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Farina's 'Out-of-Touch' Memo on Free Lunch Misses the Point: Advocates

By Amy Zimmer | May 17, 2017 3:28pm
 Schools Chancellor Carmen Fariña said principals should provide school lunch to any elementary and middle school students in need, if they ask for it.
Schools Chancellor Carmen Fariña said principals should provide school lunch to any elementary and middle school students in need, if they ask for it.
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DNAinfo/Mathew Katz

MANHATTAN — Schools Chancellor Carmen Fariña this week ordered principals to ensure that all elementary and middle school students in need who ask for free lunch be provided a meal — in what hunger advocates dismissed as a "out-of-touch" reiteration of existing school policies that fail students who are too ashamed to speak up.

Farina's memo to principals, which was issued on Tuesday as part of her weekly newsletter to school leaders, reiterates the city's more than a decade-long policy that relies on kids coming forward to initiate free lunches, rather than supporting a push to make school lunch free for all students.

“Please remind your staff that like in past years, regardless of meal-eligibility status, you should not deny meals to any students in grades K–8,” Fariña wrote. “Note that this protocol has been in place for over 10 years and the DOE is dedicated to ensuring that students have access to a healthy meal during the school day.”

She issued the reminder at the urging of City Council members after she mentioned the longstanding policy during a hearing this week.

Advocates say Fariña’s advice will do little to change the complicated factors leading hungry kids to skip school lunch — which studies have found has serious consequences on their ability to concentrate and learn.

“The chancellor is completely out of touch here,” said Liz Accles, executive director of Community Food Advocates, which is leading the Lunch 4 Learning campaign for universal free lunch.

“She’s missing the social dynamics that happen in the cafeteria and how kids tease each other,” Accles said. “She’s missing the point that children feel ashamed and embarrassed, both those who are eligible for free lunch and those whose parents can’t afford the fees and have a lunch bill.”

To ask young children to identify themselves as not being able to pay for school lunch puts them in a difficult spot, Accles said.

“She’s asking them to get up and speak or is putting it on the lunch worker or teacher to identify them,” Accles said. “This isn’t public policy. It codifies children having to identify themselves by income.”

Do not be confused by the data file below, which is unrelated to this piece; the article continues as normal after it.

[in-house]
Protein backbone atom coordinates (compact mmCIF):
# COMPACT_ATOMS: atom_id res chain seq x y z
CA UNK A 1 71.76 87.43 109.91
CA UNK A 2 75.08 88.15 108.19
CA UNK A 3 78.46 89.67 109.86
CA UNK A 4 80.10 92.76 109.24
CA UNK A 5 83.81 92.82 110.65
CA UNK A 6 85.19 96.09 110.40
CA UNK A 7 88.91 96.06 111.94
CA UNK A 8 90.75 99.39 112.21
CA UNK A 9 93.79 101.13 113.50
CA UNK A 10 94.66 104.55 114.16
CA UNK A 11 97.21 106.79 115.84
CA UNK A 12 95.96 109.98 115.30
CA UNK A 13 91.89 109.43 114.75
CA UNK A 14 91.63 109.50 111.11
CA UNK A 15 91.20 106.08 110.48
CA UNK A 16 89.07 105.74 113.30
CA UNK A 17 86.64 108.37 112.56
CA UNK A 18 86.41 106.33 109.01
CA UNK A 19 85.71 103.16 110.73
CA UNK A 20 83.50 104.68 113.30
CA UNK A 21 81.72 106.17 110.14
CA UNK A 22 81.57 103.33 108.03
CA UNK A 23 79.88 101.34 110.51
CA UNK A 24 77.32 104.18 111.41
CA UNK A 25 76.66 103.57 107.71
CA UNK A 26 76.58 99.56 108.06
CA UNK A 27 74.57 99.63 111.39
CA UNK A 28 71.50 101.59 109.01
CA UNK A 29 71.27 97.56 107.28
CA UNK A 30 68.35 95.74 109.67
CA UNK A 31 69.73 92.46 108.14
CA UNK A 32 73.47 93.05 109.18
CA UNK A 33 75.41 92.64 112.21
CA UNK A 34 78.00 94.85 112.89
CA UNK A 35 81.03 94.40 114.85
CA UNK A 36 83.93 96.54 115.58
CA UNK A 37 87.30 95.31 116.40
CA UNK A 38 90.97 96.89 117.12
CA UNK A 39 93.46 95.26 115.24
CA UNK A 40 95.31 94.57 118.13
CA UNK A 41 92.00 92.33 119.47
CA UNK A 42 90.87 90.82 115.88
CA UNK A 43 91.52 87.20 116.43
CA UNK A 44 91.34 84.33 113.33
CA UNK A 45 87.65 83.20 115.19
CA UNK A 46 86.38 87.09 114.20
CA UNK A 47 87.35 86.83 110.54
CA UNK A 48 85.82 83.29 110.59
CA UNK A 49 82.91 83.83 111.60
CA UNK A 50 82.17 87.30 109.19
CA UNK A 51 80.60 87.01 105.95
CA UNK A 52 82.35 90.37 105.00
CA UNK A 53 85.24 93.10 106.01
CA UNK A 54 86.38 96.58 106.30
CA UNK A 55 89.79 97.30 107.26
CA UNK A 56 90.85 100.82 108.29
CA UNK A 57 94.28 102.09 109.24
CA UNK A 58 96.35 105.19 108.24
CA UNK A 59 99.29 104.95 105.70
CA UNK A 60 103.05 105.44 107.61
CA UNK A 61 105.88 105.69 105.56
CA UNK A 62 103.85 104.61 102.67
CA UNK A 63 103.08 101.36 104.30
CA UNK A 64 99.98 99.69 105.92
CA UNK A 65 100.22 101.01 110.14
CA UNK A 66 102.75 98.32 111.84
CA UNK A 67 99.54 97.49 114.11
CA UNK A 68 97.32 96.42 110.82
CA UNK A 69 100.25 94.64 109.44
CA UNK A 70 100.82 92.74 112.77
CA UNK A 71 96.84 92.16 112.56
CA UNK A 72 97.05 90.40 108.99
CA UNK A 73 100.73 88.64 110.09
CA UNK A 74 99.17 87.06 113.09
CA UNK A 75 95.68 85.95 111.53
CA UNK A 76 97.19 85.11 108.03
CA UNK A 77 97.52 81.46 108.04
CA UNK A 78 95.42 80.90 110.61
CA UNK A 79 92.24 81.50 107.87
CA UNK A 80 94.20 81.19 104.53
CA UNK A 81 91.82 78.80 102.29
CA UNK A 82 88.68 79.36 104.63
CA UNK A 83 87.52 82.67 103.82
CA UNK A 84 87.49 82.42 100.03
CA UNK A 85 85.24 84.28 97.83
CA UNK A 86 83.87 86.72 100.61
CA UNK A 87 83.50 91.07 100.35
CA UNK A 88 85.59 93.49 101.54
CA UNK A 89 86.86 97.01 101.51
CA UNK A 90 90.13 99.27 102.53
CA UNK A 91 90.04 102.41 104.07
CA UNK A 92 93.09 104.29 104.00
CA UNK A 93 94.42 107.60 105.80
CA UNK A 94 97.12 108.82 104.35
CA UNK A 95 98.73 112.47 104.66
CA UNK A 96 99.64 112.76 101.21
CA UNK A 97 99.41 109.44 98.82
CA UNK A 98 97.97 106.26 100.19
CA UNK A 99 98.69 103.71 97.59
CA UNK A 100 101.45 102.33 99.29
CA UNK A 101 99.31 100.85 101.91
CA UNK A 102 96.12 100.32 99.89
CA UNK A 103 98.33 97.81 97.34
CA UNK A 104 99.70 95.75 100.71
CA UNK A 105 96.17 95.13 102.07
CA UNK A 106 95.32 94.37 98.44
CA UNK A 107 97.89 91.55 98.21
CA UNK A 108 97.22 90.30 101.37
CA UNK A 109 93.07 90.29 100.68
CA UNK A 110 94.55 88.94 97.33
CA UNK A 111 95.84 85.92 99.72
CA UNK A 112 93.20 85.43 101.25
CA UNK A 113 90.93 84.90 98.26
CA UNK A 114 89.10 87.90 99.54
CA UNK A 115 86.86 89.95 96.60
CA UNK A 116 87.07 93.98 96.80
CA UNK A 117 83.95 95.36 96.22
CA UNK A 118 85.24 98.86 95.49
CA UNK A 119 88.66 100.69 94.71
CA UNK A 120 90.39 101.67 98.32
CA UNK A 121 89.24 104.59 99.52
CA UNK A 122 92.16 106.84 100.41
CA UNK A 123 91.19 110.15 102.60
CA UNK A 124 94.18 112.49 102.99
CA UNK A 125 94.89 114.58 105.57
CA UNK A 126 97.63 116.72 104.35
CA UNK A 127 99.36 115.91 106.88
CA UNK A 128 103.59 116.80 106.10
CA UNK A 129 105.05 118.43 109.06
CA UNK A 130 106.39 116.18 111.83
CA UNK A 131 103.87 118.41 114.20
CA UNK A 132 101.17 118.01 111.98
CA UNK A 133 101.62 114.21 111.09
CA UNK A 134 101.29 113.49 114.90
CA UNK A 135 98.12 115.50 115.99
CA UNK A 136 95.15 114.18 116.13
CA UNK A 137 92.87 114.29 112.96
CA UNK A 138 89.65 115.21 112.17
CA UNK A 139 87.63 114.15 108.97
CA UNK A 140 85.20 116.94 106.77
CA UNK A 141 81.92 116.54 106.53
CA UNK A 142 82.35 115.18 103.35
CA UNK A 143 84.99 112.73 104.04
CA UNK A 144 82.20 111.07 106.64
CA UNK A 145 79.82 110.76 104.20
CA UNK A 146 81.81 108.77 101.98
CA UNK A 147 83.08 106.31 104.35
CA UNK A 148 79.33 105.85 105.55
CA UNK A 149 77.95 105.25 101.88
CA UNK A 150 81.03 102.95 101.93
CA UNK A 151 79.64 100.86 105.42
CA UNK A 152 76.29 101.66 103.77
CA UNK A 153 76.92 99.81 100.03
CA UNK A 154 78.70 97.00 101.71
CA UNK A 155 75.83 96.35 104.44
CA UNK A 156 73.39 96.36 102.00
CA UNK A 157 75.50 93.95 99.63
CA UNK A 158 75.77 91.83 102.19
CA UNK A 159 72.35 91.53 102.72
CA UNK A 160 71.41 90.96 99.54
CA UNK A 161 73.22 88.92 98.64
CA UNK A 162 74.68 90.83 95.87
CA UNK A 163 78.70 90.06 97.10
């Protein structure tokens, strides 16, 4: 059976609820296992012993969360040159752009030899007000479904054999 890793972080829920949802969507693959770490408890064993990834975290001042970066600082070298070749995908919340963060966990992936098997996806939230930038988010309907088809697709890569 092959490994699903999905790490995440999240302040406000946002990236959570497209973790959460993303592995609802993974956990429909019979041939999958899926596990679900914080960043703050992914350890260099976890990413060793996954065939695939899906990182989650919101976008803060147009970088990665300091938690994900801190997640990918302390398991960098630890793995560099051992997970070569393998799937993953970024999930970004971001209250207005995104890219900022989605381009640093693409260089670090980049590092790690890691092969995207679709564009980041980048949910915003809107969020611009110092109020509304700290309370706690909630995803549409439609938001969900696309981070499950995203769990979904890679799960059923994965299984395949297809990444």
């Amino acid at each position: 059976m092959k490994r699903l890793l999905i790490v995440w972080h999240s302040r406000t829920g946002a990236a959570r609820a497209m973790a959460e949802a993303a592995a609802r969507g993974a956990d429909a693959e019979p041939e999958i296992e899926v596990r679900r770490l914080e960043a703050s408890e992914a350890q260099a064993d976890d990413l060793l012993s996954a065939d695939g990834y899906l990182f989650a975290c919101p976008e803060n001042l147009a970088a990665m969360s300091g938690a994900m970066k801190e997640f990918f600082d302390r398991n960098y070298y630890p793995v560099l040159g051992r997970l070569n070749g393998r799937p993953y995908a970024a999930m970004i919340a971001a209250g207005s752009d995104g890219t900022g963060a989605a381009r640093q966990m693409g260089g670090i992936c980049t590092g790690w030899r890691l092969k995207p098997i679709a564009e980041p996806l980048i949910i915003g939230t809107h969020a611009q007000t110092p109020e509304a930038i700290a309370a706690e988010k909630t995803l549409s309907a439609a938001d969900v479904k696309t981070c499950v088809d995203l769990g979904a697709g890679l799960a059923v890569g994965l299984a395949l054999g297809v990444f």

Such an informal system also may mean that if a caring teacher or lunch worker is absent, a child who relies on those workers may go hungry that day.

It was also “absurd,” Accles added, that the policy only applied for students in kindergarten through eighth grade.

School food suffers from a “poor kid” stigma, advocates say, since it’s only free for low-income students, and that forces many kids who need the food to shun it, especially as they get to middle and high school, advocates believe.

Moreover, there are many students from moderately low-income families who don’t qualify for free lunch but still struggle to afford school food, according to a recent analysis from the Citizens’ Committee for Children.

To qualify for free lunch, your household’s income must be at or below 185 percent of the federal poverty level, which is $34,911 for a family of three.

While nearly 80 percent of students are eligible to receive free lunch, more than 110,000 students’ families earn between 185 percent to 275 percent of the federal poverty level — between $35,000-$52,000 for a family of three — and therefore have to shell out the $1.75 each day for lunch, the report found.

During his mayoral campaign, Bill de Blasio promised to support universal free lunch, which has broad backing from many City Council members and other elected officials.

The federal government covers most of the bill for school food, and advocates project that making school lunch free for all would bring in $59 million more in federal funding while costing the city about $20 million more a year, or $20 a year for each participating student.

The de Blasio administration has made strides in expanding access to school food, implementing universal free lunch to all standalone middle schools and all universal pre-K programs. It also expanded the “breakfast in the classroom program, with over 400 schools currently participating and all buildings housing only elementary schools to be added to the program by the end of fiscal year 2018.

"Mayor de Blasio is dedicated to ensuring students have access to nutritious meals,” said Freddi Goldstein, mayoral spokeswoman. “Nearly 80 percent of students citywide are able to receive free lunch. We are reviewing the possibility of expanding it to even more schools and are doing our due diligence to make sure resources are used wisely.”